How hints fit into the ACL2 proof waterfall
Below we describe the flow of an ACL2 proof attempt, with special attention to how hints are applied during a proof. For most ACL2 users, only one point is important to take away from this documentation topic: you may specify hints during a proof (see hints; perhaps also see computed-hints and see default-hints), and they can be expected to behave intuitively. See the-method for a summary of how to interact with the ACL2 prover; see introduction-to-the-theorem-prover for a more detailed tutorial; and see hints for an introduction to ACL2 hints, including detailed documentation for specific hint types.
The remainder of this topic serves as a reference in case one needs a
deeper understanding of the workings of ACL2's handling of hints. Also, for
examples of the sophisticated use of hints, primarily for experts, see
First, we describe the ACL2 ``waterfall''. Then, we describe how hints are handled by the waterfall.
The ACL2 waterfall is the heart of the ACL2 prover. It attempts to prove a given goal and either completes the proof, fails, or produces goals to be proved by induction or forcing rounds. The waterfall comprises a series of steps, such as simplification or generalization, each of which attempts to replace a given goal by zero or more subgoals whose provability implies provability of that goal. Note that every proof by induction starts a new trip through the waterfall, as does every forcing round; and these occur only after all preceding trips through the waterfall are complete. Let us see in more detail how the waterfall works.
Each goal considered by the ACL2 prover passes through a series of proof
processes, called the ``waterfall processes'', as stored in the constant
We next describe the two additional ways in which control can be returned to the top of the waterfall.
When the simplification process is attempted unsuccessfully for a goal, the
goal is deemed to have ``settled down''. This notion of ``settled down'' is
handled, as follows, by the next waterfall process after simplification: the
``settled-down'' process. If some ancestor of the goal (possibly the goal
itself) has previously settled down, then the ``settled-down'' process is
deemed to have missed on the goal. Otherwise it hits on the goal, the effect
being that the goal makes a new pass through all the waterfall
processes. (Other processes can then notice that settling down has occurred
and modify their heuristics accordingly.) For example, suppose that
The next proof process after settled-down is normally destructor
elimination. However, if a computed hint is suitable (in a sense described
below; also see computed-hints, especially the discussion of
Each time a goal is considered at the top of the waterfall, then before
passing through the proof processes as described above, ACL2 searches for a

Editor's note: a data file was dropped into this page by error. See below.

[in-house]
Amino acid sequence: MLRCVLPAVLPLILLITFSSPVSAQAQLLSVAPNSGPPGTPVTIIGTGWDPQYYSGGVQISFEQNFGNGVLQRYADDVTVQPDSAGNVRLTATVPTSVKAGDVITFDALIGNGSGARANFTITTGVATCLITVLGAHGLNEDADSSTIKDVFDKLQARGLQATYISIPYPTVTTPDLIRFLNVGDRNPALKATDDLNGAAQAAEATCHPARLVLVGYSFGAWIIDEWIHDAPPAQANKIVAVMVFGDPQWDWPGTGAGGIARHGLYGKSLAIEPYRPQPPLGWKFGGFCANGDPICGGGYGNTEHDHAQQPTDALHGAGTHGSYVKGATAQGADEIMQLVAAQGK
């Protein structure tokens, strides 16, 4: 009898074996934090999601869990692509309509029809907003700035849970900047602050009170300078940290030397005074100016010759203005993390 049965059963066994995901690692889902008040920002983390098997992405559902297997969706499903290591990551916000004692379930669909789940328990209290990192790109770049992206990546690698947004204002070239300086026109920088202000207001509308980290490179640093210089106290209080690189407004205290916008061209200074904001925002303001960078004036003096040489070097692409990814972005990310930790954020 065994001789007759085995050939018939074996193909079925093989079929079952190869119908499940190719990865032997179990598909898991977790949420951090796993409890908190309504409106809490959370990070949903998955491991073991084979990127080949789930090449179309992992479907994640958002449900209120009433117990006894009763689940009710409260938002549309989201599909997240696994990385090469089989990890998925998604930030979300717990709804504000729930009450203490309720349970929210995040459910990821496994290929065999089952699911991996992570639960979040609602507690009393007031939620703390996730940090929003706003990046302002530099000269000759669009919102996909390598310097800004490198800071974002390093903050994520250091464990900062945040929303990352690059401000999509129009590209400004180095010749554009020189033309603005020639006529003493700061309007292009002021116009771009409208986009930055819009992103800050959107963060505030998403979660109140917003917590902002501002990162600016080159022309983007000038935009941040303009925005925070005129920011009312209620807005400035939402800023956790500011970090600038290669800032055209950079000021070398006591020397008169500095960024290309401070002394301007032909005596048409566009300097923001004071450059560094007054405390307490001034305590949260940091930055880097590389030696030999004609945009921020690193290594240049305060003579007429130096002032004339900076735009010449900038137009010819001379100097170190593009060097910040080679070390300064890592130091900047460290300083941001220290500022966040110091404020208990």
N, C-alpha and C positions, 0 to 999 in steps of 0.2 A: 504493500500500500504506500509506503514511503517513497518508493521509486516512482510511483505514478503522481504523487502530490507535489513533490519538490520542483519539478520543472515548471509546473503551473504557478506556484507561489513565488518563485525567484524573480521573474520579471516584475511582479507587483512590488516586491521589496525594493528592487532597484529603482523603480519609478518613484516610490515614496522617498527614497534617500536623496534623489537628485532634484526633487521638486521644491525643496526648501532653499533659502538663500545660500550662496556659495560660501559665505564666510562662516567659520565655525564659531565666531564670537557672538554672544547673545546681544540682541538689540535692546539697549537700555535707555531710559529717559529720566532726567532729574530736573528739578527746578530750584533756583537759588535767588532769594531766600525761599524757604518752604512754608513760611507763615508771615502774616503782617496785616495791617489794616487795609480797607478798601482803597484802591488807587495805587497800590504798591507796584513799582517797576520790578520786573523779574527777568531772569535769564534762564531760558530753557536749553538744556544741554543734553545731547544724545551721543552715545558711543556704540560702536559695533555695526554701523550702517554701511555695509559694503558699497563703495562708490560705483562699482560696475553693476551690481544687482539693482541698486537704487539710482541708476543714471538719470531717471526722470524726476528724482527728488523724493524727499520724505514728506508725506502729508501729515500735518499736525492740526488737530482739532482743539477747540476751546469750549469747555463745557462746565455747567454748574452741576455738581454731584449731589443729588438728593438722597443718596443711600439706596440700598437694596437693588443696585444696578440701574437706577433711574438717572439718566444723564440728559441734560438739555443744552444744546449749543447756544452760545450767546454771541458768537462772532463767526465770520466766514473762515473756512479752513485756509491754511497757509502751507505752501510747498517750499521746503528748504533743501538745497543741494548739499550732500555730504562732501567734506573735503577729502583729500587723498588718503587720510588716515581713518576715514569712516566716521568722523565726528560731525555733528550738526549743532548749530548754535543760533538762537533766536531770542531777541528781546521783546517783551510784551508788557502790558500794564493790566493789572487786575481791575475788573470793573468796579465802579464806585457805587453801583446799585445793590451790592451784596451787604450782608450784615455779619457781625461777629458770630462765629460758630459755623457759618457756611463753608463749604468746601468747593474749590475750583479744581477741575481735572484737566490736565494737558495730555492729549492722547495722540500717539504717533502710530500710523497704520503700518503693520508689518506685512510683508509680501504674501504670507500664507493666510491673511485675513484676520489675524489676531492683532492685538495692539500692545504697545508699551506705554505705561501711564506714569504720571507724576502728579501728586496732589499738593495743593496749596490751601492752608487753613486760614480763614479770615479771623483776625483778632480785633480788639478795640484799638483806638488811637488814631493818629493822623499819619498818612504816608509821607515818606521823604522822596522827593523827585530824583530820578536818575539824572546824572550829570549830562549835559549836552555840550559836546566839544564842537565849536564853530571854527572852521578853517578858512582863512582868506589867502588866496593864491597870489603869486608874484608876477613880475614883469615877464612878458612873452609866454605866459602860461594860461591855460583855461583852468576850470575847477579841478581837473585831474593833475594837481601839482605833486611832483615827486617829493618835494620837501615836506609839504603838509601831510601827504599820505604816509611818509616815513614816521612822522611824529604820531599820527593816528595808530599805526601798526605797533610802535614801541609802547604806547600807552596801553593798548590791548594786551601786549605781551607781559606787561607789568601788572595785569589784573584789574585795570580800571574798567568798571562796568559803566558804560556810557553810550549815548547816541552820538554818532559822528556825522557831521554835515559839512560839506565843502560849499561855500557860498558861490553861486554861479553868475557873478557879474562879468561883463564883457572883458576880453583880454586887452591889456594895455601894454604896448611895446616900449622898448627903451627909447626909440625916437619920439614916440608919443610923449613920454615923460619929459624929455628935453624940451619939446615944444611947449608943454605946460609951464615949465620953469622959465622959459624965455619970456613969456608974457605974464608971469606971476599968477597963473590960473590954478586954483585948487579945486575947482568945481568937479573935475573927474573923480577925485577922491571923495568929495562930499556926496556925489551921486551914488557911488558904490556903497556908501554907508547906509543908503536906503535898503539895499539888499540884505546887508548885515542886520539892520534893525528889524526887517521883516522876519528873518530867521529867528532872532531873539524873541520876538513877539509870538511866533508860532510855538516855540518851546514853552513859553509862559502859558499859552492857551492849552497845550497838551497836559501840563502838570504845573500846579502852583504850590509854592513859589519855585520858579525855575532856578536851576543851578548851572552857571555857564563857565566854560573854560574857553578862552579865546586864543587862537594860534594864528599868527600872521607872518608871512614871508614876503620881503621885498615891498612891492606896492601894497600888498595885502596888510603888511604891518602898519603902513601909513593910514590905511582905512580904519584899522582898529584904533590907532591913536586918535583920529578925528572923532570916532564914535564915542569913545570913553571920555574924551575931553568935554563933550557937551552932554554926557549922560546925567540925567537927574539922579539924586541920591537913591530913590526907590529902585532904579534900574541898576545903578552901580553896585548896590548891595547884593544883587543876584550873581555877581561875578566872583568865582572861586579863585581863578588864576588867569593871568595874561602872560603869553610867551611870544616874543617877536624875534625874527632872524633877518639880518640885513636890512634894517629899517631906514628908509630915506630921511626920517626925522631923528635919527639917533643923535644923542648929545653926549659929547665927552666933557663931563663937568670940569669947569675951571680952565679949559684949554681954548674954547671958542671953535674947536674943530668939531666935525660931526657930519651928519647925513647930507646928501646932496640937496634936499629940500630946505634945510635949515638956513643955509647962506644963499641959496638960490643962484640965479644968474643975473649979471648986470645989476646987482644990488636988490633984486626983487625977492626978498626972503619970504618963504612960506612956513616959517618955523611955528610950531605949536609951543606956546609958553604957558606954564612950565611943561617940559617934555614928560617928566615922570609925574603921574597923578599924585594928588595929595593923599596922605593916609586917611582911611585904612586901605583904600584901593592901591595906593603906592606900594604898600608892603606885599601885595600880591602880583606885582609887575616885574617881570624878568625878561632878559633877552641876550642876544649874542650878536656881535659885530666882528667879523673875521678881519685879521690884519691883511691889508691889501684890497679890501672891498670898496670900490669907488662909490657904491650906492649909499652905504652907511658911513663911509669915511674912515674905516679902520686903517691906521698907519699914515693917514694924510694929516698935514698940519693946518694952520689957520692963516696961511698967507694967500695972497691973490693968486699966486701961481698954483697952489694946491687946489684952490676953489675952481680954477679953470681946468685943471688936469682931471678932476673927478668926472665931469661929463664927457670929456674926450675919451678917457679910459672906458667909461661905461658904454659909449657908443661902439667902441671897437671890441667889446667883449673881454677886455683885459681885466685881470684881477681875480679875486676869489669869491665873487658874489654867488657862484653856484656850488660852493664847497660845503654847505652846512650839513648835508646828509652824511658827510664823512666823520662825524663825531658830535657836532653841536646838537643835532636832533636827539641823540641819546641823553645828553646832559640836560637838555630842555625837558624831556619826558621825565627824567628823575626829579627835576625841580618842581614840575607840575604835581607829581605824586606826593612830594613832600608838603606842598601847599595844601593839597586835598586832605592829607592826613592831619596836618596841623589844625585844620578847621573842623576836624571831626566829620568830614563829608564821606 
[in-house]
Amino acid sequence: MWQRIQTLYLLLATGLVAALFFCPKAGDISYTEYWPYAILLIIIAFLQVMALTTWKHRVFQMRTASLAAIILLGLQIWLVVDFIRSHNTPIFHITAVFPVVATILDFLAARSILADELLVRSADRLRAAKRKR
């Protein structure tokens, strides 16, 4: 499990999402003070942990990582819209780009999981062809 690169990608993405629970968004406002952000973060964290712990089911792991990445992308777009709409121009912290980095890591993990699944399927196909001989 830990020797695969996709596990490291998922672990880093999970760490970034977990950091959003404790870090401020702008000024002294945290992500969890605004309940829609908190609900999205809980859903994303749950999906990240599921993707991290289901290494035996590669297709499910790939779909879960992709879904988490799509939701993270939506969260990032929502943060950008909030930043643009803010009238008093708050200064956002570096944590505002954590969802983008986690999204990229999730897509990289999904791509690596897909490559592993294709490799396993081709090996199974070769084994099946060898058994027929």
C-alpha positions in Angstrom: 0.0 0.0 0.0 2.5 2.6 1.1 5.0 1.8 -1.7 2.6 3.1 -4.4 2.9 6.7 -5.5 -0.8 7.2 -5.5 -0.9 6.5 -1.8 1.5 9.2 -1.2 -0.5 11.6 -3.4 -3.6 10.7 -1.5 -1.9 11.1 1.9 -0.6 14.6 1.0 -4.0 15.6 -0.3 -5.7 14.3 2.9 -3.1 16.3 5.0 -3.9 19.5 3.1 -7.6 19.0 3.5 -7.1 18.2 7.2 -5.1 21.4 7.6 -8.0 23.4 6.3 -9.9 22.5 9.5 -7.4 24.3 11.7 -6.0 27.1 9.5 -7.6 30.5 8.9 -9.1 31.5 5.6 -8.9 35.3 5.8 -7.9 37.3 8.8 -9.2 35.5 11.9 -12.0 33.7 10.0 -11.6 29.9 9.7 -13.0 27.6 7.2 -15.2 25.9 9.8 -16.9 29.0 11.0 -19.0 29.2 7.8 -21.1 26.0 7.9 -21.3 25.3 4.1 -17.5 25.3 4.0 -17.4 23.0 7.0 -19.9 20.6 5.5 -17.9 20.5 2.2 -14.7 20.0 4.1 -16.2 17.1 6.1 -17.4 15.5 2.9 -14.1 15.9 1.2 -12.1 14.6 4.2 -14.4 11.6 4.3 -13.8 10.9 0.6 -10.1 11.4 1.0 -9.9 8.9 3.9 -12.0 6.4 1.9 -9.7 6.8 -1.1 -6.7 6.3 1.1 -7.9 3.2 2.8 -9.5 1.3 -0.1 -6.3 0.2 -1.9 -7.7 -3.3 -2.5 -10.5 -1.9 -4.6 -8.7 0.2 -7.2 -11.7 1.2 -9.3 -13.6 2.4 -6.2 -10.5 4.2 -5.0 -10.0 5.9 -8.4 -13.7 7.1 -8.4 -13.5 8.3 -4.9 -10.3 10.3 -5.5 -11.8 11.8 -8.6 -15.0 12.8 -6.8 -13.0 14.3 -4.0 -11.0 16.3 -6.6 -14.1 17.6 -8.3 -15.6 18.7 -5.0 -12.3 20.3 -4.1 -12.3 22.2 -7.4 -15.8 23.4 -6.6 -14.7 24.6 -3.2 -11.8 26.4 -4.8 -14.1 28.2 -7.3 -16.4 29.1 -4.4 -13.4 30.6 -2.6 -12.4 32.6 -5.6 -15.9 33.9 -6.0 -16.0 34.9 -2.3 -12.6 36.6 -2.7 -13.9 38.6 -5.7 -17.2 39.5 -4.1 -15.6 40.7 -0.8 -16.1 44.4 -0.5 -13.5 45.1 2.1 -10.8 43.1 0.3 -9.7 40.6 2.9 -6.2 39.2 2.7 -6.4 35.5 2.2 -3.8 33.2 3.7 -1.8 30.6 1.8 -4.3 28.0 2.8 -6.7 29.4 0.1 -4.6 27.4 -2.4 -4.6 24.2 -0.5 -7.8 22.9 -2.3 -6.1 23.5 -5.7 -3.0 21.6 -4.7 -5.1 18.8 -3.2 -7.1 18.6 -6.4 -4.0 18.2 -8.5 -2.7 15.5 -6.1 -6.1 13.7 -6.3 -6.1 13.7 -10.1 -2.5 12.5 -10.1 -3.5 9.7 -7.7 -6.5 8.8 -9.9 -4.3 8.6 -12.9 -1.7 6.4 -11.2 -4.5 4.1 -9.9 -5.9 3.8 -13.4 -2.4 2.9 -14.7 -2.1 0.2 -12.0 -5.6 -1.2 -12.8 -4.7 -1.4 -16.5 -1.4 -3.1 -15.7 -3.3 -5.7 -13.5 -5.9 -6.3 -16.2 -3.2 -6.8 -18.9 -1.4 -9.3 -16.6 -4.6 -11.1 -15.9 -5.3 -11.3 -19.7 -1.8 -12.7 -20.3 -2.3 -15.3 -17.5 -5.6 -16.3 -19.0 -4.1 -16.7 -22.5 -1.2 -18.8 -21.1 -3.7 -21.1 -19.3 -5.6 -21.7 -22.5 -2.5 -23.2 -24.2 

relevant hint to select unless it has already been provided a hint in the
The handling of hints.
In the discussion below we will ignore forcing rounds, as each forcing round is simply treated as a new proof attempt that uses the list of hints provided at the start of the proof.
When the theorem prover is called by thm or events such as
defthm, defun, and verify-guards, it gathers up the
hints that have been supplied, often provided as a
When a goal is first considered, a hint is selected from the list of
pending hints if any is found to apply, as described below. If a hint is
selected, then it takes effect and is removed from the pending hints. Except:
if the selected hint is a computed hint with value
The list of hint settings associates hint keywords with values. It is
passed from the current goal to its children (and hence the children's
children, and so on), though modified by hints selected from pending hints, as
described below. This list is maintained so that when a goal is pushed for
proof by induction, the hint settings are applied at the start of the proof by
induction. Note that the list of hint settings is not re-applied to
descendants of a goal in the current waterfall; a hint is applied only when it
is selected (and also perhaps later as just described, through the stored hint
settings at the start of a proof by induction). For example, if the hint
When a hint is selected, the list of hint settings is updated so that for
For example, suppose that we specify the following hints, with no default hints.
(("Goal" :expand ((bar x y))) ("Subgoal 3" :in-theory (enable foo)))
These hints then become the initial list of pending hints. When the proof
attempt begins, the prover encounters the top-level goal (
It remains to describe how a hint is selected for a goal. When a goal is
first considered (hence at the top of the waterfall), the list of pending
hints is scanned, in order, until one of the hints is suitable for the goal.
An explicit hint
The following slightly tricky example illustrates handling of hints.
ACL2 !>(set-default-hints '(("Goal" :do-not '(preprocess)))) (("Goal" :DO-NOT '(PREPROCESS))) ACL2 !>(set-gag-mode nil) <state> ACL2 !>(thm (equal (append (append x y) z) (append x y z)) :hints (("Goal" :in-theory (disable car-cons)))) ACL2 Warning [Hints] in ( THM ...): The goal-spec "Goal" is explicitly associated with more than one hint. All but the first of these hints may be ignored. If you intended to give all of these hints, consider combining them into a single hint of the form ("Goal" :kwd1 val1 :kwd2 val2 ...). See :DOC hints and :DOC hints-and-the-waterfall; community book books/hints/merge-hint.lisp might also be helpful. [Note: A hint was supplied for the goal above. Thanks!] [Note: A hint was supplied for the goal above. Thanks!] Name the formula above *1.
The warning above is printed because
Again, more examples may be found in the community book
Also see override-hints for an advanced feature that allows modification of the hint selected for a goal.